I often read books by different authors and each one has their own way of using verbs and the sentence-structures are often very strange. I was just wondering if from the point of view of Modern English grammar both variants of "Then the King came in" are correct:

  • Then in came the King.
  • Then came in the King.

I think it's only used in poetic English and is very old-fashioned. I can't say whether or not it is correct English but it sounds amazing.

  • I don't like the first one. I feel like the verb "came" intterupts the prepositional phrase constituent. May 30, 2017 at 10:59
  • "Then came in the King" is fine. This inversion is likely when the sentence has an initial adverbial. May 30, 2017 at 11:09
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    @user178049 I disagree - if you are just using it as a sentence the first one makes sense and the second one doesn't. If you are saying a list of people entering somewhere, you can use the first one or drop the "in".
    – SteveES
    May 30, 2017 at 11:12
  • @SteveES Both make sense and express a complete thought. But the first one sounds very wrong to my daily practiced ears. And why doesn't the second one make sense? In my experience, it sounds perfectly fine just like "Down came the rain and washed the spider out". May 30, 2017 at 11:26
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    @user178049 I'm fairly sure I've read books that use the "in came x" structure. My problem with the second is the position of the "in" - without "in" it's fine. "in came the king" is the same structure as "out came the sun"; saying "came out the sun" doesn't make sense to me.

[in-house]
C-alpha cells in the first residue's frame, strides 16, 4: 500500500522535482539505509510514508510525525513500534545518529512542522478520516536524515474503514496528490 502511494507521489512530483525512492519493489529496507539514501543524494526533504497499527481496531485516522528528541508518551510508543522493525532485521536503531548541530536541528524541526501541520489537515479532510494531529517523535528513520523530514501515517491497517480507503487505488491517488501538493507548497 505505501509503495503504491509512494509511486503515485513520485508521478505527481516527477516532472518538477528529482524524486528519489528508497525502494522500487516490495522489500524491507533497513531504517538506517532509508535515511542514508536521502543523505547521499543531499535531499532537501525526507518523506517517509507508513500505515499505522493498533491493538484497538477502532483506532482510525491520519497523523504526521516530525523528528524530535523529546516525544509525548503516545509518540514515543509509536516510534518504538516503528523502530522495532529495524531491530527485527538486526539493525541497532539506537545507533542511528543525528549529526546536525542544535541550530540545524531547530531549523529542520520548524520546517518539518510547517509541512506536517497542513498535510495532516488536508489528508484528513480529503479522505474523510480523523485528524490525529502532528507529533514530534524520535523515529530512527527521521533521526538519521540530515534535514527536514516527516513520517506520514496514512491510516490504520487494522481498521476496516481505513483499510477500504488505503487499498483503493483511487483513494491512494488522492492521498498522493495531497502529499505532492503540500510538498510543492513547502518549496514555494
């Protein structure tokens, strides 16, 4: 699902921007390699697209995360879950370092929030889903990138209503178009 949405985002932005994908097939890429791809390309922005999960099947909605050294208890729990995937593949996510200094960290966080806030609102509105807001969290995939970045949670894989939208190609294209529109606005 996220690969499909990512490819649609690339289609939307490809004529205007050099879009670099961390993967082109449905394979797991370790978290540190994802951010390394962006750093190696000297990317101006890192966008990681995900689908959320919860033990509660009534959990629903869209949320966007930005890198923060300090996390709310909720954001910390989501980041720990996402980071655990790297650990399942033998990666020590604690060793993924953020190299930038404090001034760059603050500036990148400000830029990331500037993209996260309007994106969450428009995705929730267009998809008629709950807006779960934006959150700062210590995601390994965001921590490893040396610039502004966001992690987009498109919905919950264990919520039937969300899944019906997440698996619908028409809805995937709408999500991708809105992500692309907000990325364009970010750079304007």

– SteveES
    May 30, 2017 at 11:32

1 Answer 1


Both are valid forms.

The first

Then in came the King.

is found usually in storytelling contexts. Moving the preposition before the verb and the subject after the verb puts greater emphasis on preposition and verb, all for dramatic effect. Compare "Then down came the rain" and "Out came the sun":

The itsy bitsy spider climbed up the waterspout.
Down came the rain
and washed the spider out.
Out came the sun
and dried up all the rain
and the itsy bitsy spider climbed up the spout again.

The role of many prepositions is to define the unfolding of action in space-time. Moving the preposition to a position of greater prominence draws greater attention to the elemental physical aspect of the action. The rain is falling. The sun emerges from the clouds.

The inverted word order in the second sentence (Then came in the King) is an archaism found mainly in storytelling contexts. Nowadays we would add there:

Then tumbled in six acrobats.

Then there tumbled in six acrobats.

There tumbled in six acrobats.

Tumbled in six acrobats. not used

In the mode of #1:

In tumbled six acrobats.

  • I really dislike "in came the King". Can a prepositional phrase be interupted like that? What's the rule behind it? May 30, 2017 at 11:36
  • What is the "prepositional phrase" there? I don't see one.
    – TimR
    May 30, 2017 at 11:36
  • I believe "in the king" in "came in the king" is a contituent of a prepositional phrase. May 30, 2017 at 11:38
  • You are mistaken. in is what used to be called an adverb. It has no object here. in describes direction of motion.
    – TimR
    May 30, 2017 at 11:38
  • I don't think the second version is ok (although I'm not sure I can explain exactly why and I'm happy to be proved wrong)
    – SteveES
    May 30, 2017 at 11:39

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